Think of your top five favourite products — Your Apple iPhone? Your Bose speakers? Your Apple macbook? Your Nike runners? You might be wondering what all of these products have in common. Despite the fact that they serve purposes that are either technology based, comfort based, health based etc., they all share the common feature of incredible design.

When a millennial is walking through the aisles of his/her favorite shoe store, tech store, clothing store, grocery store, or even browsing through the App Store it is always the most aesthetically pleasing products that will first catch his/her glance. John Maeda, design partner at Kleiner Perkins Caufield & Byers, conducted a study analyzing the importance of design. He reports that since 2010, 27 companies founded by designers were acquired by bigger companies like Google, Facebook, Yahoo!, Adobe, Dropbox, and LinkedIn. Additionally, of the VC-backed ventures that have raised more money since 2013, 20 percent have co-founders who are designers. The value of designers who can understand and work in the tech industry is dramatically increasing in the eyes of tech companies and investors.

Now that our society is constantly looking at screens, design has become essential to everyday interactions, especially User Interface and User Experience design. Businessmen are constantly wondering, “ how can we make our users do what we want them to do in a quick and easy fashion?” Ultimately, the company must design a curated user experience and a straightforward interface so that the users are guided to do exactly what the company wants them to do. Technology is fast, causing people think and make decisions faster. This is why first impressions are extremely valuable. A poor first glance can lead your target audience to immediately closing your website or walking right past your product because there will always be something cooler or prettier sitting right beside it.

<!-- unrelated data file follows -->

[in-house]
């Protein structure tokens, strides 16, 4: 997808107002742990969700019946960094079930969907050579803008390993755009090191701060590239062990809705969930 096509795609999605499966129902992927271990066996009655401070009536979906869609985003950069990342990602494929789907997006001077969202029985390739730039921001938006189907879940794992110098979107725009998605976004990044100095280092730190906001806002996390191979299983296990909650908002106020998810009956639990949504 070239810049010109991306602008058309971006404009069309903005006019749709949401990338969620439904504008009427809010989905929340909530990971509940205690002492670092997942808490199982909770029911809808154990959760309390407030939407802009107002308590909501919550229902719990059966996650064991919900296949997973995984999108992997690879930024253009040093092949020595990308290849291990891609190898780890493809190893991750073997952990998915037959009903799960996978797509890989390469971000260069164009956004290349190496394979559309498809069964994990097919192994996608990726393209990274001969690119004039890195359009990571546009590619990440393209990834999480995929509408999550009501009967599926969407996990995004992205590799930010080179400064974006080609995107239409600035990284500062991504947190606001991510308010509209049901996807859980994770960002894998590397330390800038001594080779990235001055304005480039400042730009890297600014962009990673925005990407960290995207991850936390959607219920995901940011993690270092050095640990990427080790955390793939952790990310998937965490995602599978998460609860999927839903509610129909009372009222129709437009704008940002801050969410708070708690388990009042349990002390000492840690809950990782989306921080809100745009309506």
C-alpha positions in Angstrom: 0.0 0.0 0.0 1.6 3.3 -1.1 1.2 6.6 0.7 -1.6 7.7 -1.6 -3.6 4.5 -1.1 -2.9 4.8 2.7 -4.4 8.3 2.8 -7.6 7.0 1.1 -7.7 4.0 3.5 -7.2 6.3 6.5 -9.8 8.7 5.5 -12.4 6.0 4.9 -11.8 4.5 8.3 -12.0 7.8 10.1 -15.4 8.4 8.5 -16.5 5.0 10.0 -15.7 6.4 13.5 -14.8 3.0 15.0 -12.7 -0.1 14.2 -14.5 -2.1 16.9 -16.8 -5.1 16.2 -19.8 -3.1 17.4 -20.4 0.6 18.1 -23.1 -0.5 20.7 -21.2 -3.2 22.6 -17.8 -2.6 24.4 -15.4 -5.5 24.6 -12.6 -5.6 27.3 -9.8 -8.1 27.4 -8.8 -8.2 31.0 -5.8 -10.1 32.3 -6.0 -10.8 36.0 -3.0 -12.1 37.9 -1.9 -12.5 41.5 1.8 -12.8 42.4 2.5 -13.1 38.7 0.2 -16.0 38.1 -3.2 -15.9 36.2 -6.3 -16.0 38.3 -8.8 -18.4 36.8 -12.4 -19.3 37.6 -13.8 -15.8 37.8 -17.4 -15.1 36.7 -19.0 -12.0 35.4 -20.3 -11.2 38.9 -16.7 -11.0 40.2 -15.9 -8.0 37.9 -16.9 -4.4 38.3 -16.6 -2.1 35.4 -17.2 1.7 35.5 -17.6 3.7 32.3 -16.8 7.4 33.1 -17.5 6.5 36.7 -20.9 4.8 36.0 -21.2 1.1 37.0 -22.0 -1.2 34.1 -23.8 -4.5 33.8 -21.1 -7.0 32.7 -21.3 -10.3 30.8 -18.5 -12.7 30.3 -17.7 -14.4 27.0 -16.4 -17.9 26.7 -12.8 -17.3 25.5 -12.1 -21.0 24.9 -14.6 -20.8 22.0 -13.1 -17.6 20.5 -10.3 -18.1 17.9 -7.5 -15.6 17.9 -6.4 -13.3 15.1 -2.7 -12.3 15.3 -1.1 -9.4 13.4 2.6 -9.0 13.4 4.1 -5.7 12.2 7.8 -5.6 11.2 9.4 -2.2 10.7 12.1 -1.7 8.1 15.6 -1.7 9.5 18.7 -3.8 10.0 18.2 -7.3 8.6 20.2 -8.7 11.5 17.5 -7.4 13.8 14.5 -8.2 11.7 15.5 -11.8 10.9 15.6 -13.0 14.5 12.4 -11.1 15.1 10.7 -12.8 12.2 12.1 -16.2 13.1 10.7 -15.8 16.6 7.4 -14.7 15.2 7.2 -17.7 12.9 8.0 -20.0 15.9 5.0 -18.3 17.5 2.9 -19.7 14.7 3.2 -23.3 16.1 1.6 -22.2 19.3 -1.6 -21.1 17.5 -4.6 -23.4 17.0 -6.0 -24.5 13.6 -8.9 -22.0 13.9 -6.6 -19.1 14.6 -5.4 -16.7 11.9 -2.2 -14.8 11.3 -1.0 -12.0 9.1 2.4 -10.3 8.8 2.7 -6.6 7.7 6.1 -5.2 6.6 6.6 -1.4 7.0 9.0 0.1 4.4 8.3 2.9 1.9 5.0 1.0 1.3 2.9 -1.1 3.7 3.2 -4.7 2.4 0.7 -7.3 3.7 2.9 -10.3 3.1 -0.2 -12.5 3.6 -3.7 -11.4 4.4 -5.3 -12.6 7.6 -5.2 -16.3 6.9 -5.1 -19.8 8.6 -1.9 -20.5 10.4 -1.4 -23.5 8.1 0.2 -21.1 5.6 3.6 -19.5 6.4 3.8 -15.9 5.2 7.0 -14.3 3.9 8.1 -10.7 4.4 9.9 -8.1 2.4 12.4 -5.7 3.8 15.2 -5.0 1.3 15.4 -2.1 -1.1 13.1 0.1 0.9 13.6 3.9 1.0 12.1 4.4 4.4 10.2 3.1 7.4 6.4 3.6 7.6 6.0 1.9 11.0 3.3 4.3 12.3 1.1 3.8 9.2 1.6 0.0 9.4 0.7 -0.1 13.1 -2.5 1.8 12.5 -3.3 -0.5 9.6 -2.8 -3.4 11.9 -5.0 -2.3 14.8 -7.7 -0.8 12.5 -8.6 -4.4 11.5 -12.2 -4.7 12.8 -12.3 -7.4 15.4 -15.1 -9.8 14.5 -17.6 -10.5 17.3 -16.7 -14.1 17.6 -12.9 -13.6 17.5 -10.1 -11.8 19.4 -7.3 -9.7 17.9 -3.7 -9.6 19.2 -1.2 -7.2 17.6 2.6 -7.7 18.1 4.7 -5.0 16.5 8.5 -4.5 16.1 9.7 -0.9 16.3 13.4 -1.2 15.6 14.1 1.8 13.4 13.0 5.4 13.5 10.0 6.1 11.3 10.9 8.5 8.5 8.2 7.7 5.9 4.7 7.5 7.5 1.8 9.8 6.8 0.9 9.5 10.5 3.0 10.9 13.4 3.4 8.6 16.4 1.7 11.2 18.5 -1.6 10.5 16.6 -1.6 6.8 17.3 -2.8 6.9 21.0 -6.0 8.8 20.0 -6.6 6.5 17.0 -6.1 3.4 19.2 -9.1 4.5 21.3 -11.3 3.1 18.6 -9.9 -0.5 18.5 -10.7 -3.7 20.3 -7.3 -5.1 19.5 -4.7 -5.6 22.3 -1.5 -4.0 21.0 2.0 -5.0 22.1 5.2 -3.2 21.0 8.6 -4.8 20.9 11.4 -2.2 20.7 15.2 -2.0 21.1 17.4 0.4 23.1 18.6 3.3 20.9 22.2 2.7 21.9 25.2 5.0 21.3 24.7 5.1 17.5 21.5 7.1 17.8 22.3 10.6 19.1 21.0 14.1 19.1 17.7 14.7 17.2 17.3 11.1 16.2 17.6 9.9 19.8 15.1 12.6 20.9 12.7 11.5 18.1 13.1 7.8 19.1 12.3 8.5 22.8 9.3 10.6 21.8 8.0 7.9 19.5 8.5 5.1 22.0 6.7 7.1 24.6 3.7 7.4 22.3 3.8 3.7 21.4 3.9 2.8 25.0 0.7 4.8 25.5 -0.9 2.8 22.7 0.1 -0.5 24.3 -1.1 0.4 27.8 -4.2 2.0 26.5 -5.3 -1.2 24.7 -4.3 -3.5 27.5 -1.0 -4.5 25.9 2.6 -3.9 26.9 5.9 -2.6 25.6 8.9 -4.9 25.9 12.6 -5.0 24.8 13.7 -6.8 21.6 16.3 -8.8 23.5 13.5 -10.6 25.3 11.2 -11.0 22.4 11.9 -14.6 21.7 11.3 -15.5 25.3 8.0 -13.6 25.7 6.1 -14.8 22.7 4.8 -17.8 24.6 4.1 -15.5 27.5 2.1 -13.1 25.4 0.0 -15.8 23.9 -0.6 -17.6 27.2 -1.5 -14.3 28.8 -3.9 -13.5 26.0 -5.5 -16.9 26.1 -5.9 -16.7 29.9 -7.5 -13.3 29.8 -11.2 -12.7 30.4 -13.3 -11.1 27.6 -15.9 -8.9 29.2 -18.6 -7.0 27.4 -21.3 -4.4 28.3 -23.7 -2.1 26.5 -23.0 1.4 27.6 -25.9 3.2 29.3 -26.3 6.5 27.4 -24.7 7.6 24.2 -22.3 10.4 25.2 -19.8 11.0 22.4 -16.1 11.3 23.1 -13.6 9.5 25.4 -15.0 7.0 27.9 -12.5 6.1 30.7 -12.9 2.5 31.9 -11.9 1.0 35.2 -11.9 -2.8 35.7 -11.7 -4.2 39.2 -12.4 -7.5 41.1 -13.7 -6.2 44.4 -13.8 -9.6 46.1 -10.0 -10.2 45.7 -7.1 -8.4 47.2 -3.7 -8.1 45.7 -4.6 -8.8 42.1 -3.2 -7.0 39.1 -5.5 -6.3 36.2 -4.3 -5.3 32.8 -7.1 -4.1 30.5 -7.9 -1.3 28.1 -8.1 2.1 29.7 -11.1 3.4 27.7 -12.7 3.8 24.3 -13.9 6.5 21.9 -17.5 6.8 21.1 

Which water bottle would you buy?

Water bottles have existed for as long as I can remember, but Sarah Kauss was able to make millions off of them. Revenues of the S’well bottles topped $100 million in 2016, up ten times more than they had been two years earlier when the company had only $10 million in revenue. While typical water bottles are sold at sporting goods stores, S’well sits on the shelves of stores such as J. Crew, Nordstrom and Starbucks spanning 65 countries — where its fashionable, trendy design can easily catch the eyes of affluent young adult women and teenage girls. S’well’s design and marketing turns the act of drinking water into a cool and trendy activity associated with looking good and feeling good.

And that sums up why design is important! Good design pleases the eye, assigns meanings, creates associations and enhances experiences. Next time someone tells you that design is a waste of time or should be considered as a last priority, tell them to open their eyes.